This wasn’t my first experience of racism in Denmark. In fact, my first encounter with everyday racism in the country happened the day after I arrived in Copenhagen to start my PhD. It was a Friday afternoon in late September 2011, and I was standing in front of a furniture store talking to the owner about buying a cupboard that was displayed outside. Suddenly an old woman hit me with her tote bag and began yelling at me in Danish, while pointing to her (white) skin. At the time, I knew that racism was an unavoidable feature of my everyday life in Europe. Still, I naively believed that I would be sheltered from such incidents on the elevated (intellectual) plateau where the academy seems to reside. “Educated people,” my (lower) middle class Indian upbringing assured me, “would never behave like that.”

Of course, through a slew of experiences of racism in the past nine years I have come to realize that the color lines are just as prominent “up here”. Here are a few examples: I was having drinks with a few colleagues on a Friday night at a bar in downtown Copenhagen. We were discussing the dating experiences of non-Danes, when one of them, a postdoc, said to me, “You are fine, but I think most Indian men smell bad”. On another occasion, I was discussing the skills and qualifications of incoming migrants in Denmark with a tenured professor at a conference and he said to me, “You’re Indian. I guess your skill is raping women”. At another university organized social event, a PhD student insisted on calling me a “black baby”. He was (drunkenly) concerned that if he was unable to have a child with his partner, they would have to adopt a “black baby”. While rubbing his hands on my head, he kept repeating, “what would I do with a black baby like this one?”. Once, when leaving my office on a Friday evening, a colleague noticed that I was carrying books in a plastic bag. He commented, “It will be funny to see how many people think you are a bottle collector”. More recently, when I asked a colleague how the previous semester had been in terms of his teaching load, the conversation quickly devolved into him proclaiming that the biggest challenge to Danish society and culture was the “trend” of Danes marrying foreigners. He knew well that I was married to a Dane.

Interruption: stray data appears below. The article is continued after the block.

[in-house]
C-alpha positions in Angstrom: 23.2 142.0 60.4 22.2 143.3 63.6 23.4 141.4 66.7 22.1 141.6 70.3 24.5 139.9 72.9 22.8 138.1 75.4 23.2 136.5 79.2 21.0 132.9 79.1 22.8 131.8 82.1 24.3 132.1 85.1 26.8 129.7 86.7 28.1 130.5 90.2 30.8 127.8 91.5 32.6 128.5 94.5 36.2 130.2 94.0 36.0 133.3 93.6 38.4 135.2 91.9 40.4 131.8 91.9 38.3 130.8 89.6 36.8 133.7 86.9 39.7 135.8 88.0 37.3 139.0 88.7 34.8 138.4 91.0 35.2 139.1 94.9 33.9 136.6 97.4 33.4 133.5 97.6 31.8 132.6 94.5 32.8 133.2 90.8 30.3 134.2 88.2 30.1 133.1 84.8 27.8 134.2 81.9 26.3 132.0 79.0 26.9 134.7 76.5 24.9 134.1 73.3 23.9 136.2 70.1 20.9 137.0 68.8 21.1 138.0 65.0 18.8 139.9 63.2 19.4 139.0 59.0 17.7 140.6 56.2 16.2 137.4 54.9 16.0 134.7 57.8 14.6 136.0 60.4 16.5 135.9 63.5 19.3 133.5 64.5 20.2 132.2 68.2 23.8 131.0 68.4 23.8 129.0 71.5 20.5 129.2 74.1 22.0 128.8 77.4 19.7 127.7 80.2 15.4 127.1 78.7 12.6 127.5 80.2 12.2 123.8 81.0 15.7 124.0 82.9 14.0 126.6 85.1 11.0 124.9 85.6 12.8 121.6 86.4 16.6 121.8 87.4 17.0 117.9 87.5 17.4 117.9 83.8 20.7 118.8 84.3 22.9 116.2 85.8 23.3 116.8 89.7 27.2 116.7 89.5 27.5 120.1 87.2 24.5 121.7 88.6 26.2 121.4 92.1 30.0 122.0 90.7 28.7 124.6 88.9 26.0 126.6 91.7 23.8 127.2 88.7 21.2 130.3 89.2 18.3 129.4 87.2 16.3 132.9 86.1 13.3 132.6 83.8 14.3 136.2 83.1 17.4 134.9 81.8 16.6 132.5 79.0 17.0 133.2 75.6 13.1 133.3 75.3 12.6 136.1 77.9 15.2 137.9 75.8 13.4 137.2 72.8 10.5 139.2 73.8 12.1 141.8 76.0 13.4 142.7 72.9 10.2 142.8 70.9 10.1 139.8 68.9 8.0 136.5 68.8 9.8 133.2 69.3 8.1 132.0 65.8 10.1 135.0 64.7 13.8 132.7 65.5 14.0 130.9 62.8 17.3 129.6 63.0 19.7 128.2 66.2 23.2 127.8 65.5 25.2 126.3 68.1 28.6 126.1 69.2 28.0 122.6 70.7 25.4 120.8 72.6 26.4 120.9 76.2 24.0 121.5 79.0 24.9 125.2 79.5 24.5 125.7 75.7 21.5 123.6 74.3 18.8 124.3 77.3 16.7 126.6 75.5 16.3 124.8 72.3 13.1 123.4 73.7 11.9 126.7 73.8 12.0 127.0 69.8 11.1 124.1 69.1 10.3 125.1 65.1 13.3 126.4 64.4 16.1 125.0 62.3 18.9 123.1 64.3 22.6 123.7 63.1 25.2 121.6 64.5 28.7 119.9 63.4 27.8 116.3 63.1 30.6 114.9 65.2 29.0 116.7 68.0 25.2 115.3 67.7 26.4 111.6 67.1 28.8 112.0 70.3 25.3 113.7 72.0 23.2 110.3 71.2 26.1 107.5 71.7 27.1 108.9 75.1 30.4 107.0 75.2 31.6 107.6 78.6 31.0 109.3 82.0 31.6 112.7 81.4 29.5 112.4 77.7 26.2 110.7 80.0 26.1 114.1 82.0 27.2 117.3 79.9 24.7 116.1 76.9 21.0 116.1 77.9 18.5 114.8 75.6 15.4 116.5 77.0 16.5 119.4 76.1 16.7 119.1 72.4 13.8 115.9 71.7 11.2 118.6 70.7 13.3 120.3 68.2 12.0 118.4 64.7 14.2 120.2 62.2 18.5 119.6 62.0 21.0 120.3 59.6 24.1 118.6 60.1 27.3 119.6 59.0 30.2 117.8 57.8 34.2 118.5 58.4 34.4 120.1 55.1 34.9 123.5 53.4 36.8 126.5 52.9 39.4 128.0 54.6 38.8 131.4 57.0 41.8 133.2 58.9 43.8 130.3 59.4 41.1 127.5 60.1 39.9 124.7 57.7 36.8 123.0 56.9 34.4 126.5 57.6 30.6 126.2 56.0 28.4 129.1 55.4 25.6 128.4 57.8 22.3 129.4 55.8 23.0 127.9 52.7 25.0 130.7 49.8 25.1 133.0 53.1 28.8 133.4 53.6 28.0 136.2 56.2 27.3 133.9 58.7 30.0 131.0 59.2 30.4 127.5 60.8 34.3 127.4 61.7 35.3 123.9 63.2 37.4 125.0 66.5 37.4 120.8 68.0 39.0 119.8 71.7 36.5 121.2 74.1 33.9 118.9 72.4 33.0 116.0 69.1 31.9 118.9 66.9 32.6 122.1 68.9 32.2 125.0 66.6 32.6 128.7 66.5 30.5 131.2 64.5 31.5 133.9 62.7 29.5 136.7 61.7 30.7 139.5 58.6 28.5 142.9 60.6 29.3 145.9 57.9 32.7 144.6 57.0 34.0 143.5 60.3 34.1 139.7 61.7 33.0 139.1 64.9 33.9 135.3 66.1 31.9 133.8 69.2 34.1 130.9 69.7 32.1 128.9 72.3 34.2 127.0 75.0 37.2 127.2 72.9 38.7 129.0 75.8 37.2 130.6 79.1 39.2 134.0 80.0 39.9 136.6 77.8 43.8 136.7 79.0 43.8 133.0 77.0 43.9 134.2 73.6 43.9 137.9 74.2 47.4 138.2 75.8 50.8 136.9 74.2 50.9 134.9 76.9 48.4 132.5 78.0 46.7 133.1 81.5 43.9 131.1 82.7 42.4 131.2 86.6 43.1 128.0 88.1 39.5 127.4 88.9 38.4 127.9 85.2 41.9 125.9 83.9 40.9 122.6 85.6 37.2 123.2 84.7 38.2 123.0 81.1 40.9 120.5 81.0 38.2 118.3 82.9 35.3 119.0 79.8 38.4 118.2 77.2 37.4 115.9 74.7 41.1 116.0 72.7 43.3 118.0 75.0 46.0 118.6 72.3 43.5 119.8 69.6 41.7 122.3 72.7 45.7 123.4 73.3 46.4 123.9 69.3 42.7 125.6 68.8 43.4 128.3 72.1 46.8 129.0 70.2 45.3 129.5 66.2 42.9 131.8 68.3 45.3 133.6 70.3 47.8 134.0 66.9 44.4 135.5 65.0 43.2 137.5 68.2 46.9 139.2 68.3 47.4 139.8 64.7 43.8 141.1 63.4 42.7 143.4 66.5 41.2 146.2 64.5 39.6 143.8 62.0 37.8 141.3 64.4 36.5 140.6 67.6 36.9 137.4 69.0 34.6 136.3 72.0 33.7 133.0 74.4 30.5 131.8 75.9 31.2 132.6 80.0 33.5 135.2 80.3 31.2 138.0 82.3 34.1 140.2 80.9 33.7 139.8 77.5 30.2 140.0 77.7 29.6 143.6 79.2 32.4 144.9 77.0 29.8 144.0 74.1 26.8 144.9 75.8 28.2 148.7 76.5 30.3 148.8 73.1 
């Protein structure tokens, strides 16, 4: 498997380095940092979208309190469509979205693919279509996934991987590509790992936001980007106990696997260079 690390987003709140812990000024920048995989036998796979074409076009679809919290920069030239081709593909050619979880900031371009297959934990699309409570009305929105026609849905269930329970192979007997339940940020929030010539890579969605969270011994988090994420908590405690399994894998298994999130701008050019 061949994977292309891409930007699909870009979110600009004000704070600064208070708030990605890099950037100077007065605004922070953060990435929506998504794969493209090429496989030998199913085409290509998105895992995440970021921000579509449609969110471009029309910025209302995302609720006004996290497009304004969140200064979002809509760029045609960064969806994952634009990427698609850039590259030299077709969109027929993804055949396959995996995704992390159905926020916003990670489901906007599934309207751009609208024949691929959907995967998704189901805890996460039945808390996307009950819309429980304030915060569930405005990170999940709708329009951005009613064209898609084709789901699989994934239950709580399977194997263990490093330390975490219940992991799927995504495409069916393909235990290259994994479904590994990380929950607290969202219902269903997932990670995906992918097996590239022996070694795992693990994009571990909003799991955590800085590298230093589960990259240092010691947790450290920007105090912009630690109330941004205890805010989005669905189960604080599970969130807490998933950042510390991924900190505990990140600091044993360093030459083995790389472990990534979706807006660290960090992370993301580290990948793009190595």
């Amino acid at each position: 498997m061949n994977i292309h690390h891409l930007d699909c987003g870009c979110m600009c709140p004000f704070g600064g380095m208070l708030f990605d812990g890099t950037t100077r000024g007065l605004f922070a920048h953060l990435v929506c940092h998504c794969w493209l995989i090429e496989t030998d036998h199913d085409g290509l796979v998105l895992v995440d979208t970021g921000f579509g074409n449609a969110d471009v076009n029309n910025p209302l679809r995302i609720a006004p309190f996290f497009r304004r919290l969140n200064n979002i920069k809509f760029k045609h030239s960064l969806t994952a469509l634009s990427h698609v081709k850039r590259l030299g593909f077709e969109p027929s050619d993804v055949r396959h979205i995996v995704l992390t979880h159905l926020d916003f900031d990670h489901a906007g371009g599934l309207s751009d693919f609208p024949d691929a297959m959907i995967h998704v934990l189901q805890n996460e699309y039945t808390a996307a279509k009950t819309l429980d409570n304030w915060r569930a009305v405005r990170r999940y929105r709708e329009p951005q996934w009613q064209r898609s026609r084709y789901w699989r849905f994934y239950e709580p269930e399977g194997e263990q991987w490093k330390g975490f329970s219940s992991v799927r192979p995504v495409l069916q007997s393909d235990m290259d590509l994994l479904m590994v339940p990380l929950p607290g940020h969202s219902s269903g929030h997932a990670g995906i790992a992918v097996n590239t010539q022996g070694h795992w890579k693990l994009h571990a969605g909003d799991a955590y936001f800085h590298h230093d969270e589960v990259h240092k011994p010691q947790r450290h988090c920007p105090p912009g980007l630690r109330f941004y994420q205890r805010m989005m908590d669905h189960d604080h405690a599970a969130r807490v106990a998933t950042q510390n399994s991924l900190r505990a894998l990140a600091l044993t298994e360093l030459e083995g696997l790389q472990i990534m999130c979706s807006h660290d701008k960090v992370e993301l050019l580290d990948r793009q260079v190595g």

To be sure, everyday racism in academia is not a uniquely Danish problem. In fact, my experiences are all but commonplace for BAME (Black, Asian and minority ethnic) scholars in largely white academic institutions in the Global North. This is evidenced not least by the experiences shared by black scholars on Twitter with the hashtag  #BlackInTheIvory and the treatment that has been meted out to Errol Henderson for authoring an op-ed titled “Being Black at Penn State”. Neither is any of this surprising.  Academic institutions are intimately involved in the making of the hierarchies that inform the international political order. Furthermore, as social scientists, we are well aware that the very foundations of our disciplines are racialized and deeply formed by an effort to marginalize indigenous and non-white perspectives on politics and society.

But, as is often the question, so what?